(United States of America, 1952)
© Alice Fulton
BiographyPoet and writer Alice Fulton was born in 1952 and raised in Troy, New York. Fulton’s poetry is known for its innovative approach to line and language, as well as the variety and depth of its content. Scholar Cristanne Miller has noted that while “strikingly flexible in their diction and manner, Fulton’s poems include an extraordinary range of topics, perspectives, and voices.” Miller went on to describe Fulton’s idiosyncratic style: “While the diction of Fulton’s poems often includes puns and slang, the topics are deeply serious. The poems are epistemological in their concerns: what is it possible to know? how does scientific knowledge affect the perceptions of common sense? how do the powers of language relate to media culture, scientific discovery, imperialism, gender, and the petty inhumanity or graciousness of everyday feelings and events? At the same time, the poems are generous, reminding us through the experimental complexity of their forms and language that we are not just ‘towers / of blood and ignorance.’”
I mean the more myself I
become the less intelligible I seem to otters.
I know what you mean you said.
It’s like the time I was compelled to speak
on hedonism to the monks and nuns.
Did I say most religion is devotional
expediency? Or religion doesn’t worry about being
religious, its wisdom corrupted by its brilliance as light
passing near the sun is deflected
in its path. Deep in its caprices,
the whole body thinks it’s understood.
To think otterwise is isolating.
(from ‘Wow Moment’)
In an interview in Memorious, Fulton elaborated on both ideas: “A fractal poem might splice a complex, dense passage to a flat or transparent line,” she told Les Kay. “The friction between the two registers of diction can create an uncanny dissonance. In this way, didactic lines can be part of a larger oblique structure. The context, the surrounding dictions and tones, changes the transparent lines, which in turn affect the denser lines . . . These transparent, potentially cheesy lines are embedded in a structure that includes other, more demanding sorts of language – lyrical, technical, satirical. A fractal poem sets plain language in a linguistic surround that skews – and charges – the plainness.” Of her use of the double equal sign, she said: “I also was interested in devising a punctuation mark that could have content without having a firm denotation or definition. And I thought the sign could signal syntactical deletion. That aspect was suggested by Dickinson. In one poem, I called the sign ‘dash to the max,’ ‘dash to the second power – because it’ a double equal.’ Then, too, I was influenced by A.R. Ammons’s use of the colon. Ammons didn’t devise a new punctuation mark, but his poems are riddled with colons that become more than punctuation marks. He forces you to interpret the colon.”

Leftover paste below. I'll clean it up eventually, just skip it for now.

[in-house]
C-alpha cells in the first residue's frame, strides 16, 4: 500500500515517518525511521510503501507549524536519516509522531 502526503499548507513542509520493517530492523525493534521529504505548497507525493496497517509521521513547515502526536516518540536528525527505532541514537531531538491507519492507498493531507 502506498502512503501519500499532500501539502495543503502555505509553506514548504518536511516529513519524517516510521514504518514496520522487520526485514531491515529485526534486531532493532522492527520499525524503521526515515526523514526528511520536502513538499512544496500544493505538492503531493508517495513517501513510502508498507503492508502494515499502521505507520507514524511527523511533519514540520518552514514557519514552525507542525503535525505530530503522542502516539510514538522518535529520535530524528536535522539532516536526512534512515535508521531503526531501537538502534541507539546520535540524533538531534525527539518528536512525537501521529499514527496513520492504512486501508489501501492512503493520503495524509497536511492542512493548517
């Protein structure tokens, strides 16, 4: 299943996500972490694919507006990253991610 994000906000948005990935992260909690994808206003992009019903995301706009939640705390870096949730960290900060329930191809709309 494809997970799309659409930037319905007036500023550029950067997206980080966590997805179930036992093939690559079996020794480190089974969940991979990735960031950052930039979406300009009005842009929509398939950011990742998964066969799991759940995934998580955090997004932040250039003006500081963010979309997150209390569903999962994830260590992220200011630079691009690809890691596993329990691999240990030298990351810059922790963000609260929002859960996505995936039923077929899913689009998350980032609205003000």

As any mammal
in its private purr hole knows,
the little crutch inside
is not a crutch. More a sort of
steeple. Neither silver to be chased
nor gold to be beaten.
You were==you are
more than ever like that too.
Noon upon noon,
you customize this solitude
that want nothing from me
and rise with no objective
as everything does when happy.
(from ‘Daynight, With Mountains Tied Inside’)
(from ‘Daynight, With Mountains Tied Inside’)
Fulton is the author of numerous books of poetry, including Dance Script with Electric Ballerina (1982), which won an Associated Writing Programs Award; Palladium (1986), winner of the National Poetry Series; Powers of Congress (1990; reissued 2001); Sensual Math (1995); Felt: Poems (2001), winner of the Bobbitt Poetry Prize from the Library of Congress; and Cascade Experiment: Selected Poems (2004). She has also published a book of essays, Feeling as a Foreign Language: The Good Strangeness of Poetry (1999), and a collection of linked short stories, The Nightingales of Troy (2008). Two stories from the work were included in the Best American Short Stories series, and a third received a Pushcart Prize. Fulton’s poems have also been set to music by contemporary composers such as Anthony Cornicello, William Bolcom, and Enid Sutherland; the pieces have premiered in spaces such as the Guggenheim Museum, Carnegie Hall, and the Walker Arts Center.
Fulton has received many honors and awards for her work, including fellowships from the Guggenheim Foundation, the Ingram Merrill Foundation, and the John D. and Catherine T. MacArthur Foundation, the Michigan Society of Fellows, and the Provincetown Fine Arts Work Center. In 2011 she received the Literature Award from the Academy of American Arts and Letters “to honor exceptional accomplishment.” She is the Ann S. Bowers Professor of English at Cornell University.
Cascade Experiment: Selected Poems, W.W. Norton, New York, NY, 2004
Felt: Poems, W.W. Norton, New York, NY, 2001
Sensual Math, W.W. Norton, New York, NY 1995
Powers of Congress, David Godine, Boston, MA, 1990; reissued by Sarabande Books, Louisville, KY, 2001
Palladium, University of Illinois Press. Urbana, IL, 1986
Dance Script with Electric Ballerina, University of Pennsylvania Press, Philadelphia, PA, 1983
Anchors of Light, Swamp Press, Oneonta, NY, 1979
The Nightingales of Troy: Stories of One Family’s Century, W.W. Norton, New York, NY, 2008
Feeling as a Foreign Language: The Good Strangeness of Poetry, Graywolf Press, Minneapolis, MN, 1999
Alice Fulton’s website
Memorious: Interview with Alice Fulton by Les Kay
NewYorker.com, Our Poets on their Poetry: Alice Fulton
PoetryFoundation.org, Poem of the Day: ‘What I Like’ read by Shawna Monson
LantarenVenster – Verhalenhuis Belvédère